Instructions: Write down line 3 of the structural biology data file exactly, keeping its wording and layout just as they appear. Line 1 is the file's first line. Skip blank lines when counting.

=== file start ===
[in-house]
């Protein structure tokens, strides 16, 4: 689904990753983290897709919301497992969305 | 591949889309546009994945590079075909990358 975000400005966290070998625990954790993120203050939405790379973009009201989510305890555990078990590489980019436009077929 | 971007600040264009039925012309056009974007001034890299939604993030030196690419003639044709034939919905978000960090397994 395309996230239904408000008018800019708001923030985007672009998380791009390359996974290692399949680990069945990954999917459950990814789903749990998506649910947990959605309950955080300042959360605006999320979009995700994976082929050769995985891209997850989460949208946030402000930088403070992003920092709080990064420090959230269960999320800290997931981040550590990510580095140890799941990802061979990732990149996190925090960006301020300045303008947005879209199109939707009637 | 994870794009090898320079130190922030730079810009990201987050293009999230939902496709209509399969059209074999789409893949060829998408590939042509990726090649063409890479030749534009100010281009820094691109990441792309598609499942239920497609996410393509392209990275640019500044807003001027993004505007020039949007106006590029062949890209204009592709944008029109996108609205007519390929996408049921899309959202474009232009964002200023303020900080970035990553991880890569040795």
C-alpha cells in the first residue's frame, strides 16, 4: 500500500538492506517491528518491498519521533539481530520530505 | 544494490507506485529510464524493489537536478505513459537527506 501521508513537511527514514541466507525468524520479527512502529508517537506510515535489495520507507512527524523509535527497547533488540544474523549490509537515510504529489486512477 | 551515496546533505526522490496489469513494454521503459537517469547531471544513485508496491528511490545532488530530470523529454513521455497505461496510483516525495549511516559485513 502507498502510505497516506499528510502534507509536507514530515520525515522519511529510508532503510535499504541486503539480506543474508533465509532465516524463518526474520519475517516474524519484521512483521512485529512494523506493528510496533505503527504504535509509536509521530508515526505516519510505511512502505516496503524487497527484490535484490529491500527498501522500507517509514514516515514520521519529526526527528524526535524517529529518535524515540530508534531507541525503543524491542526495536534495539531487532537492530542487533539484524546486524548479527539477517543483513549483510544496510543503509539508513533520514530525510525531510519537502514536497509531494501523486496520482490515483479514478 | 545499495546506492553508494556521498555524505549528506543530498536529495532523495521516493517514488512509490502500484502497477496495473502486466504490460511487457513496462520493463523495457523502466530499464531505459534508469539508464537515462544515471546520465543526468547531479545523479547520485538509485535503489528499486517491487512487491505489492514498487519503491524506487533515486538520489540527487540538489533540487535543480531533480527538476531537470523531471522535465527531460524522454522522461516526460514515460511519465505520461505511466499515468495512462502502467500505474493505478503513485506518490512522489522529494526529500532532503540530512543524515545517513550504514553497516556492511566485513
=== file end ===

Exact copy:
C-alpha cells in the first residue's frame, strides 16, 4: 500500500538492506517491528518491498519521533539481530520530505 | 544494490507506485529510464524493489537536478505513459537527506 501521508513537511527514514541466507525468524520479527512502529508517537506510515535489495520507507512527524523509535527497547533488540544474523549490509537515510504529489486512477 | 551515496546533505526522490496489469513494454521503459537517469547531471544513485508496491528511490545532488530530470523529454513521455497505461496510483516525495549511516559485513 502507498502510505497516506499528510502534507509536507514530515520525515522519511529510508532503510535499504541486503539480506543474508533465509532465516524463518526474520519475517516474524519484521512483521512485529512494523506493528510496533505503527504504535509509536509521530508515526505516519510505511512502505516496503524487497527484490535484490529491500527498501522500507517509514514516515514520521519529526526527528524526535524517529529518535524515540530508534531507541525503543524491542526495536534495539531487532537492530542487533539484524546486524548479527539477517543483513549483510544496510543503509539508513533520514530525510525531510519537502514536497509531494501523486496520482490515483479514478 | 545499495546506492553508494556521498555524505549528506543530498536529495532523495521516493517514488512509490502500484502497477496495473502486466504490460511487457513496462520493463523495457523502466530499464531505459534508469539508464537515462544515471546520465543526468547531479545523479547520485538509485535503489528499486517491487512487491505489492514498487519503491524506487533515486538520489540527487540538489533540487535543480531533480527538476531537470523531471522535465527531460524522454522522461516526460514515460511519465505520461505511466499515468495512462502502467500505474493505478503513485506518490512522489522529494526529500532532503540530512543524515545517513550504514553497516556492511566485513